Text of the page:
Connect a Spring Boot app to Cloud SQL

1. Before you begin

Cloud SQL is a fully managed database service that makes it easy to set up, maintain, manage, and administer your relational databases on Google Cloud. You can use Cloud SQL with either Cloud SQL for MySQL or Cloud SQL for PostgreSQL.

In this codelab, you will learn how to set up a Cloud SQL for MySQL instance and then update a Spring Boot app to use the Cloud SQL instance as its backend storage. The Spring Boot Starter for Google Cloud SQL provides an autoconfigured DataSource, allowing you to easily take advantage of Cloud SQL with minimal changes to your code. This codelab uses the Spring Petclinic source code.

Prerequisites

  • Familiarity with Java programming language and tools
  • Knowledge of standard Linux text editors, such as Vim, Emacs, and nano

What you'll do

  • Use Cloud SQL in your Spring Boot app.

What you'll need

2. Setup and requirements

Self-paced environment setup

  1. Sign-in to the Google Cloud Console and create a new project or reuse an existing one. If you don't already have a Gmail or Google Workspace account, you must create one.

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  • The Project name is the display name for this project's participants. It is a character string not used by Google APIs. You can update it at any time.
  • The Project ID must be unique across all Google Cloud projects and is immutable (cannot be changed after it has been set). The Cloud Console auto-generates a unique string; usually you don't care what it is. In most codelabs, you'll need to reference the Project ID (it is typically identified as PROJECT_ID). If you don't like the generated ID, you may generate another random one. Alternatively, you can try your own and see if it's available. It cannot be changed after this step and will remain for the duration of the project.
  • For your information, there is a third value, a Project Number which some APIs use. Learn more about all three of these values in the documentation.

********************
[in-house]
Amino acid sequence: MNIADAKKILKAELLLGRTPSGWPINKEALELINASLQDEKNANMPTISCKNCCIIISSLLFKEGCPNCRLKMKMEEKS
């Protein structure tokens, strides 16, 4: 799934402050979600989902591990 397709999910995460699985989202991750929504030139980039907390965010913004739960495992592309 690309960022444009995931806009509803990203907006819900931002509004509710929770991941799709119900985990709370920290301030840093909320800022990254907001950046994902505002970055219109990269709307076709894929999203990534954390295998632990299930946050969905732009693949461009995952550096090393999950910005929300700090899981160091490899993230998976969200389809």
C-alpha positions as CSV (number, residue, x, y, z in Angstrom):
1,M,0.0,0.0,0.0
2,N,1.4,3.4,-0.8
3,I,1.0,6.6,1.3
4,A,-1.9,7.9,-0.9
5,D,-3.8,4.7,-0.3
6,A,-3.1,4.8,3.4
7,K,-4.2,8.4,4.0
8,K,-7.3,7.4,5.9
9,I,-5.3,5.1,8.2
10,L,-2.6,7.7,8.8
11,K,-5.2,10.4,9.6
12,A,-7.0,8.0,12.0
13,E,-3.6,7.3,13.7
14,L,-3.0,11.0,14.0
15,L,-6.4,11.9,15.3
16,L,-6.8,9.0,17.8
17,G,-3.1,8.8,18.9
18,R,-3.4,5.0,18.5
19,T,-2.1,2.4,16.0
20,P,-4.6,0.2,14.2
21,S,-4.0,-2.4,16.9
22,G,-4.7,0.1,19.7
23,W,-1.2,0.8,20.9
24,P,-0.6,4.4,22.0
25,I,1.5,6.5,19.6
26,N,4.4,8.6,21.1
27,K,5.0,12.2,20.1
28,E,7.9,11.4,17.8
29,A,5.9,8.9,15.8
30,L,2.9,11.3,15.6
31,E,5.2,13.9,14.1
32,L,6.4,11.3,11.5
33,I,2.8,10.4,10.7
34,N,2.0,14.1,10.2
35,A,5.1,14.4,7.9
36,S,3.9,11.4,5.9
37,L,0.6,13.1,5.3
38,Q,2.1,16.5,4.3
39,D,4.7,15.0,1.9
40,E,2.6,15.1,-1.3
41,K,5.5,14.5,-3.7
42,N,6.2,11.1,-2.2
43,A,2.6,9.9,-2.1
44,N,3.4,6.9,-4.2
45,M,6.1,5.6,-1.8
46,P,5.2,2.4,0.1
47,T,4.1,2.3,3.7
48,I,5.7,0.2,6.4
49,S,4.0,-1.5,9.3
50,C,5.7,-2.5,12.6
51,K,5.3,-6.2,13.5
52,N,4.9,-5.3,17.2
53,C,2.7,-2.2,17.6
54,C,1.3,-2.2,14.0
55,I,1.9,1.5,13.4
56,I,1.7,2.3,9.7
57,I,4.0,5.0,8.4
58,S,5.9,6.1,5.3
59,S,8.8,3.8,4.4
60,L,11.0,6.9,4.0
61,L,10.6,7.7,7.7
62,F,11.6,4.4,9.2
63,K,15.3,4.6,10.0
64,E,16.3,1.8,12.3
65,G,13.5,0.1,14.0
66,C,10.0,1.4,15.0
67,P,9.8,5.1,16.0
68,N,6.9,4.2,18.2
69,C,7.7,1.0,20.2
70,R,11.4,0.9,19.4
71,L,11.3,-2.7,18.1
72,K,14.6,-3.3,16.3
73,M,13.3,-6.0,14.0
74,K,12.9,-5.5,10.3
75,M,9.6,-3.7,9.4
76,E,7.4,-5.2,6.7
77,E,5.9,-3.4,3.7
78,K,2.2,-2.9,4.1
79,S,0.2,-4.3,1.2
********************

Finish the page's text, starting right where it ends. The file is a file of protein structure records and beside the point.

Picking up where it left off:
1. Next, you'll need to enable billing in the Cloud Console to use Cloud resources/APIs. Running through this codelab shouldn't cost much, if anything at all. To shut down resources so you don't incur billing beyond this tutorial, you can delete the resources you created or delete the whole project. New users of Google Cloud are eligible for the $300 USD Free Trial program.

Activate Cloud Shell

  1. From the Cloud Console, click Activate Cloud Shell 853e55310c205094.png.

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If you've never started Cloud Shell before, you're presented with an intermediate screen (below the fold) describing what it is. If that's the case, click Continue (and you won't ever see it again). Here's what that one-time screen looks like:

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It should only take a few moments to provision and connect to Cloud Shell.

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This virtual machine is loaded with all the development tools you need. It offers a persistent 5GB home directory and runs in Google Cloud, greatly enhancing network performance and authentication. Much, if not all, of your work in this codelab can be done with simply a browser or your Chromebook.

Once connected to Cloud Shell, you should see that you are already authenticated and that the project is already set to your project ID.

  1. Run the following command in Cloud Shell to confirm that you are authenticated:
gcloud auth list

Command output

 Credentialed Accounts
ACTIVE  ACCOUNT
*       <my_account>@<my_domain.com>

To set the active account, run:
    $ gcloud config set account `ACCOUNT`
  1. Run the following command in Cloud Shell to confirm that the gcloud command knows about your project:
gcloud config list project

Command output

[core]
project = <PROJECT_ID>

If it is not, you can set it with this command:

gcloud config set project <PROJECT_ID>

Command output

Updated property [core/project].

3. Set up a Cloud SQL for MySQL instance

  1. After Cloud Shell launches, you can use the command line to create a new Cloud SQL instance:
$ gcloud sql instances create my-instance

Once this operation completes, your instance will be ready to use.